"Stripped of self-contradiction and legal conclusions, all that [Gentila's] complaint allege[d]" was that his dishonorable discharge for desertion rested upon "an erroneous finding of fact" that he was mentally capable of forming an intent to desert. We held that "merely erroneous findings of fact by the Discharge Review Board shall not be revised by a court." 90 U.S.App.D.C. at page 77, 193 F.2d at page 927. Although the District Court recognized that the instant case involved questions of law, it nevertheless thought Gentila controlling on the ground that both cases also involve "a review of the findings upon which the separation was based * * *." Harmon v. Brucker, D.C.D.C.1956, 137 F. Supp. 475, 477. In this the District Court was wrong. The "findings upon which the separation [in the present case] was based" are not challenged at all. Indeed, as the majority opinion points out, appellant does not challenge the appellee's power to remove him from the Army on mere suspicion that he is a security risk.11 But, whether or not the interests of national security justify dismissing a soldier on mere suspicion, appellant claims that those interests are not served by branding such a soldier as a security risk as he passes through the gate.12 The issue he raises is one of law: whether appellee may withhold an honorable discharge from a soldier whose conduct and efficiency ratings have never been less than "excellent," even assuming the correctness of all of the information appellee relies upon. That claim being "wholly dependent upon a question of law," it is within the jurisdiction of the District Court. United States v. Williams, 1929, 278 U.S. 255, 257-58, 49 S.Ct. 97, 98, 73 L.Ed. 314; Note, 70 Harv.L.Rev. 533, 539-40 (1957). Nothing in Gentila v. Pace, supra, is to the contrary. Nor can I accept it as settled (either by this court or the Supreme Court) that courts may not in circumstances like these review the issuance of a less than honorable discharge. As was pointed out in Schustack v. Herren, 2 Cir., 1956, 234 F.2d 134, 135 note 1, "The Supreme Court has not yet spoken on the question of `whether and to what extent the courts have power to review or control the War Department's action in fixing the type of discharge certificates issued to soldiers [footnote omitted] * * *.' Patterson v. Lamb, 329 U.S. 539, 542, 67 S.Ct. 448, 449, 91 L. Ed. 485." In the footnote, the Supreme Court referred, among other authorities, to the decision of this court in Denby v. Berry, 1922, 51 App.D.C. 335, 279 F. 317, 320, reversed on other grounds, 1923, 263 U.S. 29, 44 S.Ct. 74, 68 L.Ed. 148. In that case we held "void and without authority of law" what we thought to be a discharge which did not comport with statutory procedure.13 See also Davis v. Woodring, 1940, 72 U.S.App.D.C. 83, 85, 111 F.2d 523, 525.
That appellant seeks, in addition to a declaration that the discharge given him was void, an order that he be given an honorable discharge does not, in my view, deprive the District Court of jurisdiction. If, upon review, the discharge given appellant is declared to be void, we must assume that the Secretary would issue a discharge which is not void. Denby v. Berry, supra. Moreover, if the District Court finds the denial of an honorable discharge to rest on legally insufficient grounds, it may, at least, enjoin a denial for such reasons. Perkins v. Elg, 1939, 307 U.S. 325, 349-350, 59 S.Ct. 884, 83 L.Ed. 1320; Shachtman v. Dulles, 1955, 96 U.S.App.D.C. 287, 294, 225 F.2d 938, 940.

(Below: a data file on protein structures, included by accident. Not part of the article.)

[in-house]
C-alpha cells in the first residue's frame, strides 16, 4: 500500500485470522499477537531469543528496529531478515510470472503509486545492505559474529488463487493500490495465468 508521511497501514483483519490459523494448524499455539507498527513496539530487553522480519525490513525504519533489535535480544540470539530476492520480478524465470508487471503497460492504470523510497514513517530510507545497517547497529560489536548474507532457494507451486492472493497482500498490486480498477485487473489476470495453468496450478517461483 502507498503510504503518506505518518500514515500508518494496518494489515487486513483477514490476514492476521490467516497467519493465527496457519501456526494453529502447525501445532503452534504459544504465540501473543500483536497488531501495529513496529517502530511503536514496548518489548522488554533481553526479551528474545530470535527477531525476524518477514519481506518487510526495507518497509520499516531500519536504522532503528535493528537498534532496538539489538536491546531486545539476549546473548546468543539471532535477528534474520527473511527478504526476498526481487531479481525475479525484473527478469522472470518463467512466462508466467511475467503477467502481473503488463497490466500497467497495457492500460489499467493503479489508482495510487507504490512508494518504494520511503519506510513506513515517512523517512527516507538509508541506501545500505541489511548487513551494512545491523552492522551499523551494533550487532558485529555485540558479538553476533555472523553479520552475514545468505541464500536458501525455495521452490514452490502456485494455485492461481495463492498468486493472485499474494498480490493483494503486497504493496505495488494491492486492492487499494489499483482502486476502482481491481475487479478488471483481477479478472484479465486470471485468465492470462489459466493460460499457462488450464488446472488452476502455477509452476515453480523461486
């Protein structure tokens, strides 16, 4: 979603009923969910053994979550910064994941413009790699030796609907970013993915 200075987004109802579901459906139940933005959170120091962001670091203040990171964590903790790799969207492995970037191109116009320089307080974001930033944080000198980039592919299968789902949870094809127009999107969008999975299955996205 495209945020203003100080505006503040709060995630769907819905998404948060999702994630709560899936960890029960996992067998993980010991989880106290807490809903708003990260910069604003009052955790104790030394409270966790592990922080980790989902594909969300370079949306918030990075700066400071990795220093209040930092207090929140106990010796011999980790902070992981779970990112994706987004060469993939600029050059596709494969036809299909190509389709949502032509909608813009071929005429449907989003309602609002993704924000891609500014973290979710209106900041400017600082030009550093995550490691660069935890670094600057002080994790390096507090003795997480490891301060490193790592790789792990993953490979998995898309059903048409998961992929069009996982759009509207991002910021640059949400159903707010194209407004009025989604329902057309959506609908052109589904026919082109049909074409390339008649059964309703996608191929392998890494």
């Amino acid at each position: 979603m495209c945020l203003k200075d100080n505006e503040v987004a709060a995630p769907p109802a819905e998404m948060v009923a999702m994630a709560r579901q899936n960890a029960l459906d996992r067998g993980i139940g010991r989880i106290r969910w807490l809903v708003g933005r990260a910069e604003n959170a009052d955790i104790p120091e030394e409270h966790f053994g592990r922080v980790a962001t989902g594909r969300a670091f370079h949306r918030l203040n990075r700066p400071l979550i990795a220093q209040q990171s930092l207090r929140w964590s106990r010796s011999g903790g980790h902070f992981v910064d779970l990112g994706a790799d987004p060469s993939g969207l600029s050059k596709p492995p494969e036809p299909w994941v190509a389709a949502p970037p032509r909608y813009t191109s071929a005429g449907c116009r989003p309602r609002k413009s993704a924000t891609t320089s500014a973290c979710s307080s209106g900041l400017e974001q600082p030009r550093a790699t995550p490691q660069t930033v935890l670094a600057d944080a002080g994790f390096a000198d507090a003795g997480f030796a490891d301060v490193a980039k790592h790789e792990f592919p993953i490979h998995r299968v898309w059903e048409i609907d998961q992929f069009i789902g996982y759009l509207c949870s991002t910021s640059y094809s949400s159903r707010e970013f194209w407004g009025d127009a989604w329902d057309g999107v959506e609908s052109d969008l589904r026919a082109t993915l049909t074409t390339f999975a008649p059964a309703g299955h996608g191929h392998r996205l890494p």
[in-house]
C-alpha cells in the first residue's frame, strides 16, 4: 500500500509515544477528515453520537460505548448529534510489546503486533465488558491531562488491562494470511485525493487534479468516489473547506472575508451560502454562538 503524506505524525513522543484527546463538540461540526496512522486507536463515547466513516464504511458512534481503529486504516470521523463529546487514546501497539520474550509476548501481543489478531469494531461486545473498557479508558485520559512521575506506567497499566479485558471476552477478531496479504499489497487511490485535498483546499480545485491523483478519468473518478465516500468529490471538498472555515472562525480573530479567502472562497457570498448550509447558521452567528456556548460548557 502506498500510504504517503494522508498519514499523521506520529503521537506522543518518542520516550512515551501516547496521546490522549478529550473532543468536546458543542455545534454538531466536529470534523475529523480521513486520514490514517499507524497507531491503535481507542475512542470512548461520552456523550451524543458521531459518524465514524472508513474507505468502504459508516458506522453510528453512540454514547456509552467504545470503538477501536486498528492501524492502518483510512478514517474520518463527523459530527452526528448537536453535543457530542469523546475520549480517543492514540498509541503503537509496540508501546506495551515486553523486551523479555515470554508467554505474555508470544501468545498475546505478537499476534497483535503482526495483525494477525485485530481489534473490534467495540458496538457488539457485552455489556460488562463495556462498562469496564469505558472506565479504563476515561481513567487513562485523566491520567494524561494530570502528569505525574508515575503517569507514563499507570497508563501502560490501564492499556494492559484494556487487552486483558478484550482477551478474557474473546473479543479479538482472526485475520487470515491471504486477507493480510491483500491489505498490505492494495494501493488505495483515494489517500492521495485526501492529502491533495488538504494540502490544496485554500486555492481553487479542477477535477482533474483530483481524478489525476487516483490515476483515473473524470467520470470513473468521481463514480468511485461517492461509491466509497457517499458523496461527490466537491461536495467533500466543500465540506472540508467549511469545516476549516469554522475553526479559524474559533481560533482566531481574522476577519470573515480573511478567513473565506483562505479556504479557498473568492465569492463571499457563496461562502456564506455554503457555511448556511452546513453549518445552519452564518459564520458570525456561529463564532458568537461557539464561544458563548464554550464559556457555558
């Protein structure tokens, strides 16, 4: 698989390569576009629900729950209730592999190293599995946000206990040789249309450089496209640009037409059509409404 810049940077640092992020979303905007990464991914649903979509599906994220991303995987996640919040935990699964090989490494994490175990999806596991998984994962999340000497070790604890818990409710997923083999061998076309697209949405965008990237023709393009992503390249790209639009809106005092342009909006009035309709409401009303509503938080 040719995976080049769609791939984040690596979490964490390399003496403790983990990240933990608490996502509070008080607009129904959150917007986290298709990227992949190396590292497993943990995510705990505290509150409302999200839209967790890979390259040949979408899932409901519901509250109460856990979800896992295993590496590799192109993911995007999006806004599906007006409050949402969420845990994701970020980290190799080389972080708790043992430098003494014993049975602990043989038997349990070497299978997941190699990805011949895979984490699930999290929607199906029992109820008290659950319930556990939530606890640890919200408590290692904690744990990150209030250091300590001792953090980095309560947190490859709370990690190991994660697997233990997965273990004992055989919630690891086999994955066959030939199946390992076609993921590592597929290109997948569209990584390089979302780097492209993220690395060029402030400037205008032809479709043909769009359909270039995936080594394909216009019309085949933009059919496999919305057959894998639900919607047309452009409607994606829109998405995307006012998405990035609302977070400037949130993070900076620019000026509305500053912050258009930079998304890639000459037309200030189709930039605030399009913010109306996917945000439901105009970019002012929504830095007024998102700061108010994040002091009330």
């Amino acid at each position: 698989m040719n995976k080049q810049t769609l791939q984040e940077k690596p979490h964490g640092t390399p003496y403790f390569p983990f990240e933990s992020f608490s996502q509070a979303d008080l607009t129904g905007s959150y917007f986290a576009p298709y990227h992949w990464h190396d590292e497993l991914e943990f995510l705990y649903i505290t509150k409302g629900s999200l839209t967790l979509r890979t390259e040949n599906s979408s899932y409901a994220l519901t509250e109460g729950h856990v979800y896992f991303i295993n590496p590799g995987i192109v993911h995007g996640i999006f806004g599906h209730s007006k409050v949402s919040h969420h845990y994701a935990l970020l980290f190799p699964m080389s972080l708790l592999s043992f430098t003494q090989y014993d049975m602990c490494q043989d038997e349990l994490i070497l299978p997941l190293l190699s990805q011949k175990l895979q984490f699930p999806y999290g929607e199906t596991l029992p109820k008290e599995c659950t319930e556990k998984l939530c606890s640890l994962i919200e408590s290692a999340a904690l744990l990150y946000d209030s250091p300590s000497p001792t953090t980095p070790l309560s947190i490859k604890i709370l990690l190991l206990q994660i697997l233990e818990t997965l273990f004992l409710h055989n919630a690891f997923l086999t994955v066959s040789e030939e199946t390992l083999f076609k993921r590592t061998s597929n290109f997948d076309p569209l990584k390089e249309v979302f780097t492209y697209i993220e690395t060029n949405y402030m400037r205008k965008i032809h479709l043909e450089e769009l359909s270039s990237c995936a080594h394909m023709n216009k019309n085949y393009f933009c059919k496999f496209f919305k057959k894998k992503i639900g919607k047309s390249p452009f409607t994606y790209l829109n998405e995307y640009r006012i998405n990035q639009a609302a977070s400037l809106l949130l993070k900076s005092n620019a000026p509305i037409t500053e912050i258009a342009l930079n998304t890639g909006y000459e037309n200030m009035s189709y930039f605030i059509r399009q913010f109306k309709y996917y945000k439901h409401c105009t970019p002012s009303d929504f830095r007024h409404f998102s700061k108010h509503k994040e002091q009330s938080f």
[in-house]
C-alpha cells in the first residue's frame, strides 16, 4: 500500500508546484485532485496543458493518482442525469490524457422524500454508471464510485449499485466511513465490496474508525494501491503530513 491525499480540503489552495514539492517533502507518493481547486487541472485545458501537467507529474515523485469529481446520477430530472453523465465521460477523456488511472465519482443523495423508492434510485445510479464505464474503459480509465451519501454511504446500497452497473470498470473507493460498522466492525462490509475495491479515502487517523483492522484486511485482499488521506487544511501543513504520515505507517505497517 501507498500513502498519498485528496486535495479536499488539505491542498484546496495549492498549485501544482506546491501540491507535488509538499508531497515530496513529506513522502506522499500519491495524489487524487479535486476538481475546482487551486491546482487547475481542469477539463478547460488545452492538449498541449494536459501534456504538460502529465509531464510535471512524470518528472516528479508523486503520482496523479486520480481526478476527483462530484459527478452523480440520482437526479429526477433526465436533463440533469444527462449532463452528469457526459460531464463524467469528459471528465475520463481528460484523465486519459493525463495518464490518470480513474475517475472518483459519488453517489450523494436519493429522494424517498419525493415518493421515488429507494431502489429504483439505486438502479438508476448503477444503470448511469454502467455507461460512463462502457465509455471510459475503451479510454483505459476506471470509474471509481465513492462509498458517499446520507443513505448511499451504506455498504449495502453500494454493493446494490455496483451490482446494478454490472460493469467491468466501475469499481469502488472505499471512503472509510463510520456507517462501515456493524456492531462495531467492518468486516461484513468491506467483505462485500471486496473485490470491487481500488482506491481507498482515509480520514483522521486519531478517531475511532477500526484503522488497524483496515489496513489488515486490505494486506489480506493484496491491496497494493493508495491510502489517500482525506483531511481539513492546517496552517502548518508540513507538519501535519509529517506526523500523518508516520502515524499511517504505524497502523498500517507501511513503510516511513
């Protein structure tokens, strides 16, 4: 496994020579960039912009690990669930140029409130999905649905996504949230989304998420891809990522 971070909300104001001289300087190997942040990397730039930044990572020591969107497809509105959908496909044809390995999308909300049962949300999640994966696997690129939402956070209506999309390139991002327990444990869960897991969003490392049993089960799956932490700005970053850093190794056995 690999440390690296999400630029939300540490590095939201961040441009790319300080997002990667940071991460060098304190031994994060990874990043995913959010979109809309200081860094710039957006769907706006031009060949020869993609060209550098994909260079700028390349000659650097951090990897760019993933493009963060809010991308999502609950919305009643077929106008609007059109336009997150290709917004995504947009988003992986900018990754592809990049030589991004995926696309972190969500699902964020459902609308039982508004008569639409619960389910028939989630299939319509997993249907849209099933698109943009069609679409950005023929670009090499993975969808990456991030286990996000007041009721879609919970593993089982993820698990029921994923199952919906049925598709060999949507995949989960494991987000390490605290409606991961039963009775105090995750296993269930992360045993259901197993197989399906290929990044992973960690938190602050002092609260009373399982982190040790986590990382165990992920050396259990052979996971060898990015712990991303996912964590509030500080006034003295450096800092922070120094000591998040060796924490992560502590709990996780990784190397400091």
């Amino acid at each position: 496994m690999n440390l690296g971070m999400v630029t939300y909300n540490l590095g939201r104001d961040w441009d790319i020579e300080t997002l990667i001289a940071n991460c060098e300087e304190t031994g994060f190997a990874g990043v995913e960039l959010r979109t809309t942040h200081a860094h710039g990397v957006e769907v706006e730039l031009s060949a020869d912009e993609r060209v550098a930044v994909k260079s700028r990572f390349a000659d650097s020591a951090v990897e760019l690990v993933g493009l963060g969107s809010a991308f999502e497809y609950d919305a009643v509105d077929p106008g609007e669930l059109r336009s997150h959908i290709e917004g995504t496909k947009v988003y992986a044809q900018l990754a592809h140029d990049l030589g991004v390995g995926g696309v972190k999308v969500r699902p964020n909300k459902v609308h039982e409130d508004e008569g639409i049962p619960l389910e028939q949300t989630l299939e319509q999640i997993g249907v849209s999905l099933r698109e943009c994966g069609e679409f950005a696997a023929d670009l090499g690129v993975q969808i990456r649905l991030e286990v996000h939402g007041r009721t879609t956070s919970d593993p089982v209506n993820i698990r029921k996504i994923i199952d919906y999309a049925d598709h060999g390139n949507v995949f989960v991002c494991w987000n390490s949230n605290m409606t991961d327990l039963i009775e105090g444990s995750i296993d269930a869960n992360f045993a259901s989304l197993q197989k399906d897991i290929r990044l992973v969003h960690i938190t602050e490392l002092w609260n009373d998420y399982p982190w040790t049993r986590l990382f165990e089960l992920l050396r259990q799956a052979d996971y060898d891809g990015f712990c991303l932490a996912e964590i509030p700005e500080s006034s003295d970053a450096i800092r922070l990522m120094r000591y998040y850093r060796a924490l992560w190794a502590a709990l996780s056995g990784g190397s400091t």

Both parties request that we decide the merits of this controversy — namely, whether the Universal Military Training and Service Act of 1948, 62 Stat. 606, 50 U.S.C.A.Appendix, § 454(b),14 pursuant to which Directive 5210.9 was promulgated, authorizes issuance of less than an "honorable discharge" certificate, in the circumstances of this case. But I think that since the District Court never reached consideration of the merits, sound judicial practice requires that it should first have that opportunity
This comported with the traditional Army policy that the type of discharge be governed entirely by the service record, absent some disqualification covered by specific regulation. Thus, though a less than honorable discharge certificate can be given to a homosexual, a drug addict, a chronic alcoholic, a habitual shirker, a person with psychopathic personalty, or a repeated petty offender (AR 635-208, formerly AR 615-368); to a deserter, a solidier who has entered the Army by fraud, or one who is convicted of crime in a civil court (AR 635-206, formerly AR 615-366); or to one who is "determined by investigation to be disloyal or subversive" (AR 615-370, as implemented by Special Regs. 600-220-1); where there is no such fault, an honorable discharge is called for if the soldier's conduct has been rated at not less than "good" and his efficiency at not less than "fair" (AR 635-200, par. 8). Former Secretary of the Army Stevens told a Senate Committee:
"The traditional policy of the Army has been that the discharge given should reflect the service rendered. In other words, a man whose conduct has been faithful and honest during the time in the service would be entitled to separation under honorable conditions, notwithstanding what his conduct may have been prior to entering the service." Hearings, Senate Armed Services Committee on S. 3096, 83d Cong., 2d Sess., March 18, 1954, at p. 75.